and brain cholinesterase, relative organ weights or gross and
    microscopic pathological examination (Rivett et al, 1972).

    Hen (oral)

         Groups of 20 hens were fed cartap hydrochloride in the diet at
    levels of 0, 10, 30, 90 and 270 ppm for 4 weeks followed by a
    2-week post-treatment observation period. Body weight gain and food
    consumption were decreased and egg shell weight/egg weight ratio
    was lower at dietary levels of 90 and 270 ppm. Egg shell thickness
    increased in each group except 90 and 270 ppm groups. No effect on
    shell strength, egg yolk weight, egg yolk height or egg white
    height were observed (Shiomi et al, 1973).

    Long-term studies

    Mouse

         Groups of 40 male and 40 female mice were fed cartap
    hydrochloride in the diet at levels of 0, 10, 20 and 40 mg/kg body
    weight/day for a period of 80 weeks. No overt signs of toxicity
    were observed and survival rate was not affected. Body weight gains
    in the males during the first 52 weeks at 20 mg/kg and after 80
    weeks at 40 mg/kg were slightly reduced. This effect was associated
    with an impairment of food utilization. No compound-related effects
    were noted on hematology and urinalysis parameters. Erythrocyte
    cholinesterase activity was slightly reduced in the male and plasma
    cholinesterase activity was lower in the female at 40 mg/kg. Other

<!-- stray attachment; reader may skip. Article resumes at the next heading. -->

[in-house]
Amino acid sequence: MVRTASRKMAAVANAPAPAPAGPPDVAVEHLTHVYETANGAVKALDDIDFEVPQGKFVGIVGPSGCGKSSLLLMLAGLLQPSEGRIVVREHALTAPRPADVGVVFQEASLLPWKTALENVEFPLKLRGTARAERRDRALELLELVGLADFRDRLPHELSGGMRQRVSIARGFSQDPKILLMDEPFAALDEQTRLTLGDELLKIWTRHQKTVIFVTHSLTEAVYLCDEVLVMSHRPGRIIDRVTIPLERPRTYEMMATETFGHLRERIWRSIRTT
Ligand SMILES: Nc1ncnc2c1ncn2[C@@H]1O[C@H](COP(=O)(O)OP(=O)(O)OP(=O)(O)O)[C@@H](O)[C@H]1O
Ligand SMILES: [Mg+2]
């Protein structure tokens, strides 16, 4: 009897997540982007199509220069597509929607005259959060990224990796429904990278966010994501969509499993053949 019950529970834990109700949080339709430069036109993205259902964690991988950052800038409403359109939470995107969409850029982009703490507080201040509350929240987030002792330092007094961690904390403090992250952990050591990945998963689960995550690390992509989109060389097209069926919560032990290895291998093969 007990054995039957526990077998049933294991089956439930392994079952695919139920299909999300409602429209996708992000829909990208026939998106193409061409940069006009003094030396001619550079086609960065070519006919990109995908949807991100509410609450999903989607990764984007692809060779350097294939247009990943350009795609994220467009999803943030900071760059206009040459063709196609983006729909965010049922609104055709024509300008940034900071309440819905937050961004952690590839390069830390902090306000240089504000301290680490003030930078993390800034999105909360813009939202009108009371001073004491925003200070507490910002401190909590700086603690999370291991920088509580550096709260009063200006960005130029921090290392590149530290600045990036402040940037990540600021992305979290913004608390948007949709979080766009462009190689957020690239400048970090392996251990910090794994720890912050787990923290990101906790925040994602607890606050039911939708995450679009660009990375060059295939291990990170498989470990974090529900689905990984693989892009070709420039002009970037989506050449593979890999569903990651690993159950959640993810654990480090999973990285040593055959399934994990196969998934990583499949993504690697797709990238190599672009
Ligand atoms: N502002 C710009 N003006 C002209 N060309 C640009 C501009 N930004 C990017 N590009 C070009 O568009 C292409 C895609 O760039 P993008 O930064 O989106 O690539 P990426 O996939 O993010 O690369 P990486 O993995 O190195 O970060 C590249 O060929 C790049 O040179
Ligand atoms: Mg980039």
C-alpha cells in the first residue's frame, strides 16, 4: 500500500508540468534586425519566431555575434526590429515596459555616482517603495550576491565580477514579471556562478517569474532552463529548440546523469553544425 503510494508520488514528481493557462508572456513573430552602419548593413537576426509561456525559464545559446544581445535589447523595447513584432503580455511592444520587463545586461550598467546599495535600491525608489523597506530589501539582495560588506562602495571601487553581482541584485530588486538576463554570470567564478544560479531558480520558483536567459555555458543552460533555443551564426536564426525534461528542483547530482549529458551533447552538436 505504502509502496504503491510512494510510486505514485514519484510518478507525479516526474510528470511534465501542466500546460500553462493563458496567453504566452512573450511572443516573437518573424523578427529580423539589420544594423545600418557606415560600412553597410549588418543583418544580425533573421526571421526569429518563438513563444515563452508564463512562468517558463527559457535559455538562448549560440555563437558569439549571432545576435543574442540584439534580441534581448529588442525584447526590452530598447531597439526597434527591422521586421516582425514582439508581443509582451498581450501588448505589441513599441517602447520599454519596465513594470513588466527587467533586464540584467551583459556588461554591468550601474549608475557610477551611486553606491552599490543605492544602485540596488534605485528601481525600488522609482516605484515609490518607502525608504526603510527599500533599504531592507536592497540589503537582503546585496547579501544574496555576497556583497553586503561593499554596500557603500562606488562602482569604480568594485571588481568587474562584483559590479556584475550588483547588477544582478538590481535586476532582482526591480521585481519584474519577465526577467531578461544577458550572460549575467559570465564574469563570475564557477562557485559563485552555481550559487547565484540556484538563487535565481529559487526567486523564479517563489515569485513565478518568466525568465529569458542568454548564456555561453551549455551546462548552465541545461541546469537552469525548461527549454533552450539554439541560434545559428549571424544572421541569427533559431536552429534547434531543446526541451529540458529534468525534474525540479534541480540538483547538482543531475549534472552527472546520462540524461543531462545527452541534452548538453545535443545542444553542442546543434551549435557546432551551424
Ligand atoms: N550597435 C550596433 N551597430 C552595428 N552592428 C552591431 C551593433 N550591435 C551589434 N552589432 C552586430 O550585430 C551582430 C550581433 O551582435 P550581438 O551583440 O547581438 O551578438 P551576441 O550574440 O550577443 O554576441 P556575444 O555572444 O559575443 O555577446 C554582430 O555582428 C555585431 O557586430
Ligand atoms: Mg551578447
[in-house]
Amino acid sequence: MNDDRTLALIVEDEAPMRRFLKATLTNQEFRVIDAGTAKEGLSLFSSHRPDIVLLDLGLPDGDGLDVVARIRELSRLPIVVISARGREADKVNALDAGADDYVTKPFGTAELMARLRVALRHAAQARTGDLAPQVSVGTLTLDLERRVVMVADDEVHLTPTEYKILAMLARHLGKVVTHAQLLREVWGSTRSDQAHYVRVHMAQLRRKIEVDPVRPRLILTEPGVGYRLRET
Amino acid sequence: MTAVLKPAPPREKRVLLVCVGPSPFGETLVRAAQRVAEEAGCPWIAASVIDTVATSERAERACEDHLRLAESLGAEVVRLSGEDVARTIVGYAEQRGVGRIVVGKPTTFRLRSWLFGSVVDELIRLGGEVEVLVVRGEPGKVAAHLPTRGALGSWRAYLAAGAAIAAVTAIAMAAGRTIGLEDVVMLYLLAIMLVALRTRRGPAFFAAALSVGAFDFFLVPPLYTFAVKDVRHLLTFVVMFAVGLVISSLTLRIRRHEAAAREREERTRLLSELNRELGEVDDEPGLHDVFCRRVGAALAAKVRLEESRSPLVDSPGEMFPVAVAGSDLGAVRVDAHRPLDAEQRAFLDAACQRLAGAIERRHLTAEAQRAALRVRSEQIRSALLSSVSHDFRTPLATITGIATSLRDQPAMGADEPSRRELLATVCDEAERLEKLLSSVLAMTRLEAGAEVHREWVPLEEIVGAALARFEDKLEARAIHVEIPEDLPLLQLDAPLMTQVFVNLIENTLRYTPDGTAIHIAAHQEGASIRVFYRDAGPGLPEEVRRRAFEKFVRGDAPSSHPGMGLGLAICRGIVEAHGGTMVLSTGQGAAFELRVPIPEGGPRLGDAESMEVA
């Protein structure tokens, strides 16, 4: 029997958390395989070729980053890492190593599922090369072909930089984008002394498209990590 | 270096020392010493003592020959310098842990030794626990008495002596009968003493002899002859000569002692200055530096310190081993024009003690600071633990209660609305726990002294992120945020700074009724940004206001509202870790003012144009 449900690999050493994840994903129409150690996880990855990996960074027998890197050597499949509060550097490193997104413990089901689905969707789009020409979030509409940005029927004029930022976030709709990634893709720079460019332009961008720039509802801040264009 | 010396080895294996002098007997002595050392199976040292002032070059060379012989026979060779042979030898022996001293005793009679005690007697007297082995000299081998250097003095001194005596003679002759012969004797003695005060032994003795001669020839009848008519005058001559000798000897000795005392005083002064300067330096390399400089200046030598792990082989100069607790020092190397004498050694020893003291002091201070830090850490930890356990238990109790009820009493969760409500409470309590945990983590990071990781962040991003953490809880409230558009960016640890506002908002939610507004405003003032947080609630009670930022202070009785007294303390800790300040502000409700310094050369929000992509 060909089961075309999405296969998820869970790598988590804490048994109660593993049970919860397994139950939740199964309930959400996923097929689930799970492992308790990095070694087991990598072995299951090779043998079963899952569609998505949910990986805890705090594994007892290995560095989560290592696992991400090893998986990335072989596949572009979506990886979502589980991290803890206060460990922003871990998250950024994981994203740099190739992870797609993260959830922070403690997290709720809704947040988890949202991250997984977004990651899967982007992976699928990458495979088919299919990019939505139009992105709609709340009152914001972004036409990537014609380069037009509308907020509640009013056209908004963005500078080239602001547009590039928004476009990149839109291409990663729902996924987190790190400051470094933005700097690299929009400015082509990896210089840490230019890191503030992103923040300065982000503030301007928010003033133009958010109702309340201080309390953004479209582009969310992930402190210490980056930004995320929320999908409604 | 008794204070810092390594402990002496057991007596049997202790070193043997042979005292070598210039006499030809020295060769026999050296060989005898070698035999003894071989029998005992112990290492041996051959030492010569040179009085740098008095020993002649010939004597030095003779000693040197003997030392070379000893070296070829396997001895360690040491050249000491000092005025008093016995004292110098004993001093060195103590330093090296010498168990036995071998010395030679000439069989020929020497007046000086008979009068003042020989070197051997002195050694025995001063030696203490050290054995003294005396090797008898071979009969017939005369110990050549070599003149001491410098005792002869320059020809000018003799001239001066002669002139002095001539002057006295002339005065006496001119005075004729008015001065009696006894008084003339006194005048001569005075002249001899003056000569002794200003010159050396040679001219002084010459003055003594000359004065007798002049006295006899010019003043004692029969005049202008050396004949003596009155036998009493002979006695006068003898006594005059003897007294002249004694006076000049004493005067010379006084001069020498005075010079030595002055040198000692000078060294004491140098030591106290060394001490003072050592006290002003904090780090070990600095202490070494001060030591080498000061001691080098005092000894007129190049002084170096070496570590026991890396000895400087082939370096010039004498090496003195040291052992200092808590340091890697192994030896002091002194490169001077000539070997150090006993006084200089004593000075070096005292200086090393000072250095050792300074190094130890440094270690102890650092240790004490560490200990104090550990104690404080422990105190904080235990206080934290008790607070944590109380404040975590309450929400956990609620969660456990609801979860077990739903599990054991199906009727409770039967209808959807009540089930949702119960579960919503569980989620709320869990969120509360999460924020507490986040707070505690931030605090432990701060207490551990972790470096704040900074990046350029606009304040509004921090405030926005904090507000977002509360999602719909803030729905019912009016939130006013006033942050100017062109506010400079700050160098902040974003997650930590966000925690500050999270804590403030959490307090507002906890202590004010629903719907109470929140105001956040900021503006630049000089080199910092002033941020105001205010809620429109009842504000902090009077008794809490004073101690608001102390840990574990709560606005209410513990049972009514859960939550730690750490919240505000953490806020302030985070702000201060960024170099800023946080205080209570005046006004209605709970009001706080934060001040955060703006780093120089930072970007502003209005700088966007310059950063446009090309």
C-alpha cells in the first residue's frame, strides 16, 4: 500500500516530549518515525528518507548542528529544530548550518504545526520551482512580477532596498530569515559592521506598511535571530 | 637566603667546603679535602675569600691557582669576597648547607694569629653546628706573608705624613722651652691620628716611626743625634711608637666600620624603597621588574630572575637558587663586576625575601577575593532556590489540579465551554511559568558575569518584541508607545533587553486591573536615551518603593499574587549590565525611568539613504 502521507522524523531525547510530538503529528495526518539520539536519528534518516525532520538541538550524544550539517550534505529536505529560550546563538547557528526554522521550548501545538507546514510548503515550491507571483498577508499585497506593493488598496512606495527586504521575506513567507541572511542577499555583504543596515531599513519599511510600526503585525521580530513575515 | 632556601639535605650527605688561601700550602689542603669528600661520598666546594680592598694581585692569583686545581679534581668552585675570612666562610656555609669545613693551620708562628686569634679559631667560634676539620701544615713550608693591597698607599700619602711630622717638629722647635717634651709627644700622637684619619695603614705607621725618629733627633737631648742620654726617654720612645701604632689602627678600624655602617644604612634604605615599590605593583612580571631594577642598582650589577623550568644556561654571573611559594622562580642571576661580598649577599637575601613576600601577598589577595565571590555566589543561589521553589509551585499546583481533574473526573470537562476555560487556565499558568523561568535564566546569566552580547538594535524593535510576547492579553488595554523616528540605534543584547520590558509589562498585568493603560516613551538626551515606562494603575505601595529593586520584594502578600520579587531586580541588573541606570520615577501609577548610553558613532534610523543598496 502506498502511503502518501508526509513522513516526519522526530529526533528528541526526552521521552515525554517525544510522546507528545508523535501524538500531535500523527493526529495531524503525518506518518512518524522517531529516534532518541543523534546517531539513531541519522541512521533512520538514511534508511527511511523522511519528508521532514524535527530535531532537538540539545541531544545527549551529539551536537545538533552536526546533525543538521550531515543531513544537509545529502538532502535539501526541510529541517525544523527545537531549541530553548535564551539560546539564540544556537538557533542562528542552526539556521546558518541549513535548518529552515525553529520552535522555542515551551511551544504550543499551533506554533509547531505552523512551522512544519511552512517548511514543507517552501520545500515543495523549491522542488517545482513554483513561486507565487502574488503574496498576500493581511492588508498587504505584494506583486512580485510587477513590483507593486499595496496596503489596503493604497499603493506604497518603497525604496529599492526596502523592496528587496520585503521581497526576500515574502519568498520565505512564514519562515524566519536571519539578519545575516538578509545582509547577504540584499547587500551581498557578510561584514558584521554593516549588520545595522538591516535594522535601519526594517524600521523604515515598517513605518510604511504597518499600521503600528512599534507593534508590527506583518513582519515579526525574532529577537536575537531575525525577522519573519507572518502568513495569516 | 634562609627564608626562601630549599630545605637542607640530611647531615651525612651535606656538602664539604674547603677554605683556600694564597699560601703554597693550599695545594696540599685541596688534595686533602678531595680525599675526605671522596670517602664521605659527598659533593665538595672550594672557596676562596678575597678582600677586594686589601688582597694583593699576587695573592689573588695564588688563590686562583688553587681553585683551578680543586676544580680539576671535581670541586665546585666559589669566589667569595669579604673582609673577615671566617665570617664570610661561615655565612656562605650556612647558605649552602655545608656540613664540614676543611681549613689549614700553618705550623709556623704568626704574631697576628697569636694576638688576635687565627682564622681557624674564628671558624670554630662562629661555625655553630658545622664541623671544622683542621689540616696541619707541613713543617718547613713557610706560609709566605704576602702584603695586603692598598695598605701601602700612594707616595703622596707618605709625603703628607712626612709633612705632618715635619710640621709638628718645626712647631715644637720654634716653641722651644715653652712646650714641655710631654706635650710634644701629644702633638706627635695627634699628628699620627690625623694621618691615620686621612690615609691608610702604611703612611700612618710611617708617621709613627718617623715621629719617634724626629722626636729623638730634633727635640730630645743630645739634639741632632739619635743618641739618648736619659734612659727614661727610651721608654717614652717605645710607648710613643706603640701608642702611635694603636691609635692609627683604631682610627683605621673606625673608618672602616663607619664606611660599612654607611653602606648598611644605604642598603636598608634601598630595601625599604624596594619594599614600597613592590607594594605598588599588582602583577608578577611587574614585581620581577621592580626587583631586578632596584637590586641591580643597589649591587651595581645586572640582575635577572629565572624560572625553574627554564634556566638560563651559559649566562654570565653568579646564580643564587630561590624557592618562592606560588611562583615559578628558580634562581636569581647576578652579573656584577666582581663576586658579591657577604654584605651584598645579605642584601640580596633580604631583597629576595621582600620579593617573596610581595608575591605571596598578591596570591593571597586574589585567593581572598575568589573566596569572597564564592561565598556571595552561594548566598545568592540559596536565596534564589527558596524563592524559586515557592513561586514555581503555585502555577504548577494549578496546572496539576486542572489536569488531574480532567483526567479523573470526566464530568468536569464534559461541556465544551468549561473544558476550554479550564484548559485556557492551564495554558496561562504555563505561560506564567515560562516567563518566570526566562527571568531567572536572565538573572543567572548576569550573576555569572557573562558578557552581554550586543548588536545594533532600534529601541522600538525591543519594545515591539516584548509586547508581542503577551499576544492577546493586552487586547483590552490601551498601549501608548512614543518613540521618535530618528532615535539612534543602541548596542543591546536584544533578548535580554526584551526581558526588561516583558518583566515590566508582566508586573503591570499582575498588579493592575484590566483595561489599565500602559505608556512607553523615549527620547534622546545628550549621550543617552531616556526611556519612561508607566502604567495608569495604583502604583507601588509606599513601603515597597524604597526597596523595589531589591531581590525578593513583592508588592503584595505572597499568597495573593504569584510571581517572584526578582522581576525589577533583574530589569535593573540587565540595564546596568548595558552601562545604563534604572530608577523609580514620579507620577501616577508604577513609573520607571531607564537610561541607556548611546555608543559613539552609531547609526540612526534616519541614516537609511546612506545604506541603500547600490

blood chemistry parameters were within normal limits. No effect was
    observed on brain cholinesterase activity. Increases in heart
    weight (absolute and relative) in the female at 20 and 40 mg/kg and
    thyroid weight in the male at 40 mg/kg were noted. The changes
    noted on gross and histopathologic examination were common to both
    treated and control animals. There was no evidence to suggest an
    effect on the spontaneous tumour profile of this strain of mouse
    (Hunter et al, 1974).

    Rat

         Groups of 45 male and 45 female rats were fed cartap
    hydrochloride in the diet at 0, 10, 20 and 40 mg/kg body weight/day
    for 104 weeks. A lower incidence in mortality in the treated males
    was recorded. Body weight gain and food consumption were depressed
    in both sexes, at 40 mg/kg in the male and at 20 mg/kg in the
    female throughout the study. No evidence of a compound-related
    effect was noted with respect to hematology, urinalysis, blood
    chemistry including plasma and erythrocyte cholinesterase, brain